One thing I think figures into this is what the judge wrote about the hearing. The judge I had wrote a very positive rationale for granting my SSD. Perhaps it's because I hired a fantastic atty. with a repuation of being a Pit Bull. If any judge didn't approve an applicant, this atty. always filed appeals. This is well known among the SSD judges. No judge wants his decision too be overturned on appeal.

    Also, my docs all really came through for me, filling out my atty.'s questionnaires, showing that my illnesses kept me from being able to work. I think that trying to work seven years after my disability date was another positive in my favor. I worked 12 to 20 hrs. per week but never made more than the monthly cutoff.

    I have to admit it is a huge relief to finally be on regular SS even though I'm too sick again to be able to work at all. Dealing with SSD is hugely stressful and only makes us sicker.

    Love, Mikie
  7. mbofov

    mbofov Active Member

    I believe it automatically changes to ss when you reach 65 - that's what happened to Mikie. I think the amount remains the same, although Mikie can answer that better than me, or you can check out hte ss website.

    I think they factor in the fact that you can't work when they figure out the amount of ss disability, and, am not sure, but believe that the disability amount is what they calculate you would have received from ss if you kept working. I don't know where I got this idea and it could be wrong, would take more research.

    I am glad you got your letter! It is a relief -

  8. ILoveGreen

    ILoveGreen New Member

    I recently went through the return to work process and asked the same question. I was told that if I was unable to return to work before retirement age, my retirement benefit would remain the same as my SSDI benefit at the time.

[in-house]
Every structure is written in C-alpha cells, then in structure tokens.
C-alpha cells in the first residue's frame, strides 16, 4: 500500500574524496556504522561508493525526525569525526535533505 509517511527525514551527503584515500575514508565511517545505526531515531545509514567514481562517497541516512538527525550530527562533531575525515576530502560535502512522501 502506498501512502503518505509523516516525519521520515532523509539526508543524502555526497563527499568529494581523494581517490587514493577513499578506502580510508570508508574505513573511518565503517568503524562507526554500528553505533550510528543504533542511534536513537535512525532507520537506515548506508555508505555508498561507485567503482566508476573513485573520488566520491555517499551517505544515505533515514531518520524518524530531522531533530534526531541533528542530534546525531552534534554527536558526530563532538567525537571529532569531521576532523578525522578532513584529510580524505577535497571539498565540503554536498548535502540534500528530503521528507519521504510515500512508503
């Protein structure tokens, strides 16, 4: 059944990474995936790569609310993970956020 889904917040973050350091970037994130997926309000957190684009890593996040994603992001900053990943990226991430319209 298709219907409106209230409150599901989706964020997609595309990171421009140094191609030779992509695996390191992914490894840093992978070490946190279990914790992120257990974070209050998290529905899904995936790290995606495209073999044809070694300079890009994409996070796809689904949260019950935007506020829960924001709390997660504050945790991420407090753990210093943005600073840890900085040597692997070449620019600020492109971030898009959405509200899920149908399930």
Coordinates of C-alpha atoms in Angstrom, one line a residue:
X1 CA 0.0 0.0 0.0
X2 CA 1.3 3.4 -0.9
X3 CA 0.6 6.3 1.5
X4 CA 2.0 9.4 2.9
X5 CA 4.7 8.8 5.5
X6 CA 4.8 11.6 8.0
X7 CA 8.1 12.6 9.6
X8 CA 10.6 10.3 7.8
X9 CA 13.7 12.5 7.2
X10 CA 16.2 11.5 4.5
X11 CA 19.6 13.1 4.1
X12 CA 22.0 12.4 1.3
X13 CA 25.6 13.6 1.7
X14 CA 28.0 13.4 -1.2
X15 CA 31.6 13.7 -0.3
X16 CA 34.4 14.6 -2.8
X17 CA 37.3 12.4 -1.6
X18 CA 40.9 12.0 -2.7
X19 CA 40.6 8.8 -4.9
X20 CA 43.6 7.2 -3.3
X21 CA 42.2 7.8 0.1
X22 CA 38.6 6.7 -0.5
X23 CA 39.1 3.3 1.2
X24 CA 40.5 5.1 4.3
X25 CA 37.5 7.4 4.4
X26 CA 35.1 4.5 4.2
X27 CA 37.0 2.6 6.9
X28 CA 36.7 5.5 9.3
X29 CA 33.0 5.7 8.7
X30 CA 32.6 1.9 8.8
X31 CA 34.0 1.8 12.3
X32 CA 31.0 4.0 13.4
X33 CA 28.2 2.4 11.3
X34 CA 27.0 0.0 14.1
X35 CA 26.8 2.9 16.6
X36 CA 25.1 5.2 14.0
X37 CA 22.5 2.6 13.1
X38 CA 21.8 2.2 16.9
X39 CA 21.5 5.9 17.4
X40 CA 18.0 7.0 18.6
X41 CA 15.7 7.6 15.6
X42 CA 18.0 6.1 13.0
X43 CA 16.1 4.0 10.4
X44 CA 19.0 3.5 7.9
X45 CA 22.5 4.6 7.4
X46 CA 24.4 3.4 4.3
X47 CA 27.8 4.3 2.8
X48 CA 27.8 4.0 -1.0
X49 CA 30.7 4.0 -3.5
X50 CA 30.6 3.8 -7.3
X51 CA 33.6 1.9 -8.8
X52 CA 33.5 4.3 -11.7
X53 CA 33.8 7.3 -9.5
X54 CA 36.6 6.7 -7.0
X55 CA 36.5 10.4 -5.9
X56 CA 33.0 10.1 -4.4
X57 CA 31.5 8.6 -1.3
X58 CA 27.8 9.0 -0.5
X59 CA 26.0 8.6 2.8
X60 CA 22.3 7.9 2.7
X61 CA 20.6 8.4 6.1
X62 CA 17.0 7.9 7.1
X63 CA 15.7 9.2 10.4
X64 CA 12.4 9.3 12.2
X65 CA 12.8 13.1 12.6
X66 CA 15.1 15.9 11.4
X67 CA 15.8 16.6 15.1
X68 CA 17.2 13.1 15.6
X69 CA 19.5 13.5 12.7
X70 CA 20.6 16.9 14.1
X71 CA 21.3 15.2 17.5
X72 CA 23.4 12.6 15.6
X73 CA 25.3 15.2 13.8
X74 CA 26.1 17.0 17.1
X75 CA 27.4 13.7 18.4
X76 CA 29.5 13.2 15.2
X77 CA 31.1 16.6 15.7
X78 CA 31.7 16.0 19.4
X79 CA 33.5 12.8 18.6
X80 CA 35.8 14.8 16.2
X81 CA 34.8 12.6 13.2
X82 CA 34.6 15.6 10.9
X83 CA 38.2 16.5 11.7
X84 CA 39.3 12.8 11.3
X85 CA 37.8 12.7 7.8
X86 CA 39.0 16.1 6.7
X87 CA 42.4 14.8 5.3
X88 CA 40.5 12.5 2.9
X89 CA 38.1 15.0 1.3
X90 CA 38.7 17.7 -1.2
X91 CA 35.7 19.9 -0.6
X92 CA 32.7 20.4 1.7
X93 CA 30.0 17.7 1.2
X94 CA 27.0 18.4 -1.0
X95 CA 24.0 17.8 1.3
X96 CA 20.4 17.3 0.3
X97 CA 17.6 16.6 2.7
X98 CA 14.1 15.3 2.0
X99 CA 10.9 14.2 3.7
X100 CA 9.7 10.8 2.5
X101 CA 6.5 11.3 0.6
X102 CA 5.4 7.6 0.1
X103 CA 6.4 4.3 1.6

Also, the counselor (who was very compassionate and helpful) told me that what works for MOST people who are trying to return to work but unable to return to FT gainful employment is to work PT and keep monthly earnings below $1,000/month. By staying under $1,000/month, your trial work periods are not affected (you are allowed 3/year I think), and you can earn enough to help make ends meet w/o the worry of losing your SSDI and having to deal with all it entails. It sounds like a win-win situation which would build confidence and help establish what one is capable of doing for more than 3 months at a time (as is the case with the trial work period-of 3 month increments-where anything over the $1,000/month limit counts against your benefit).

    The trick for me has been to rein myself in and take it slowly; it's been one step forward, two steps back whenever I've tried to return to work. The counselor said he sees that a lot, but to keep trying. I've found that being able to set my own schedule works best for me. Most recently I've been doing caregiving for elderly/disabled which isn't my dream job, but it feels really good to get a paycheck, and helps others too.

    As is the case with almost anything, the hardest part is getting started.
    Good luck everyone!